While this list of financial priorities is not comprehensive and won’t cover everyone’s unique financial position, following this order of financial goals is likely a great place to start when you’re figuring out how to build wealth with the money that you’re earning.
Low cost, easy ideas to invest with a low income
So maybe you’re just looking for ways to start investing. Even if you don’t have a ton of extra money to drop into investment accounts, there are still ways you can earn small returns to make your money work for you:
- Many people use Acorns to invest small amounts of money as a micro-investor: “You’re likely not going to get rich off it, but it’s about building that healthy habit and getting yourself used to it. At the very least I think it’s beneficial to get in the habit of investing and saving regularly,” says Berger.
- When saving any amount, consider depositing that money in a High Yield Savings Account or CD. These types of accounts usually have low returns but are often the most accessible and lowest risk option when figuring out where to put your money.
- If you’re looking to start investing but not ready to dive in, research what it’s like to invest using a Roboadvisor. Roboadvisors, like Wealthfront, automate a lot of the decision-making in investing at low fees that can help beginner investors dip their toes in the water.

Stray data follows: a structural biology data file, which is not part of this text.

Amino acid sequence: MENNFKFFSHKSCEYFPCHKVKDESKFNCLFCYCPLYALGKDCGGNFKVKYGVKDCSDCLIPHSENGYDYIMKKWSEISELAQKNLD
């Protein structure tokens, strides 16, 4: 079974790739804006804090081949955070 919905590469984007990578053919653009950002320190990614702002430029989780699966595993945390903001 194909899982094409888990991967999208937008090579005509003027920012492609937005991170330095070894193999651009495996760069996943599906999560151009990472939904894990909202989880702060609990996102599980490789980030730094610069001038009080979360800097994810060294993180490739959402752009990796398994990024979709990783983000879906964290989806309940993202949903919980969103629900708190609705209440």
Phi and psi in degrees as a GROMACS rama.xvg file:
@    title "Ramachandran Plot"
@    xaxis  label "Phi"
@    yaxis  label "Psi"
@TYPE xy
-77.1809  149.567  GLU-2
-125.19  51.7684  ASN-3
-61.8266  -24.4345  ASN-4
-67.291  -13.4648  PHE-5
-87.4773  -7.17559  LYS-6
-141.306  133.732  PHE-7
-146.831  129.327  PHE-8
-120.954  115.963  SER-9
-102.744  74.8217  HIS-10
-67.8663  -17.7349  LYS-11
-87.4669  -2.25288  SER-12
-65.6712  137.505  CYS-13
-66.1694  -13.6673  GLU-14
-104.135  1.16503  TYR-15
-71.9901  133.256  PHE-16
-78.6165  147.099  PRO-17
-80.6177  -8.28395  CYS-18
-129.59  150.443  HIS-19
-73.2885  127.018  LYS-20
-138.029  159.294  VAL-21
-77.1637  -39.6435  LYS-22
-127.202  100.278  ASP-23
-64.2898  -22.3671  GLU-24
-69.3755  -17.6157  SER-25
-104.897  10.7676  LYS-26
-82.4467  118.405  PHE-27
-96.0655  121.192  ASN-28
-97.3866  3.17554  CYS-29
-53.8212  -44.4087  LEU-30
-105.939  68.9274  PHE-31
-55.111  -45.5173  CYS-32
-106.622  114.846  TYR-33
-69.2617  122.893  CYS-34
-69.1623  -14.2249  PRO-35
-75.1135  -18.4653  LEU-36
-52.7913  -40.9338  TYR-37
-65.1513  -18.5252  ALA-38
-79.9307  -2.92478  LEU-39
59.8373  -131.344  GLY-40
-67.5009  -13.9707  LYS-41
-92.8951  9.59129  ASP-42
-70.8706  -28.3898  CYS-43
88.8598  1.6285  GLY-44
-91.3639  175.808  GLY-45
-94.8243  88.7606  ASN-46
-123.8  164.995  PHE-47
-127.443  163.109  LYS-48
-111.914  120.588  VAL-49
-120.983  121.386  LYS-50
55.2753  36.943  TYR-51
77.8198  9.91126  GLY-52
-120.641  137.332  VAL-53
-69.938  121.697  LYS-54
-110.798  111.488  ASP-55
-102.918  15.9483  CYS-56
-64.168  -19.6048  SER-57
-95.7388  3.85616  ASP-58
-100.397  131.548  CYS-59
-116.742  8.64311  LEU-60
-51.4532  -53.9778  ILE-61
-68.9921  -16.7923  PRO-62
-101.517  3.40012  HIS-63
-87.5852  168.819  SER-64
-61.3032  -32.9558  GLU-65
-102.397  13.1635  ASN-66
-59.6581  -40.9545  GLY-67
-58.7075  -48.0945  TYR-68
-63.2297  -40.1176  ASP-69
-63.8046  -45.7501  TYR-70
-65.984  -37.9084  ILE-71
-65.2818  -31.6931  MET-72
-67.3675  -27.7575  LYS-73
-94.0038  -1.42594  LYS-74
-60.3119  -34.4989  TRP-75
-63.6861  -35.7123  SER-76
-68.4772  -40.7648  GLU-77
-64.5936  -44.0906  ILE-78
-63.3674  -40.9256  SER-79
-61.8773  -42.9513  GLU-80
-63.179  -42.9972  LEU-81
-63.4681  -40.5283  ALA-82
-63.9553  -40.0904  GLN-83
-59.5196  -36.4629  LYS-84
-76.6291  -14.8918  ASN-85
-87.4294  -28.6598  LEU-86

- Also consider asking your employer to see if you can purchase stock with the company. You may be able to take advantage of special program perks and discounted fees.
Saving money and budgeting on low income is easier said than done
The financial goals outlined above are great ways to focus your money to build wealth. They’re also easier to accomplish when you’re able to live within your means and not have to make tough choices with your money.
Financial stress is real. If your finances are causing you anxiety, fear or anger, it’s tempting to compare yourself or avoid thinking about your finances altogether. You might be making major sacrifices while someone you know from another life is on their third vacation this year.
Focus on what you can change. Managing money at any income level is hard, but it is definitely harder when you’re not earning what you’d expected or what you need. Income can often feel like a status symbol that separates us out from others. Remember that you define success for yourself. You decide what’s most important in your life; money simply allows you more choices to live that life. But making smart financial moves at any income level now can help you live the life you want in the future.
Read More: Financial Stress & Navigating Money Anxiety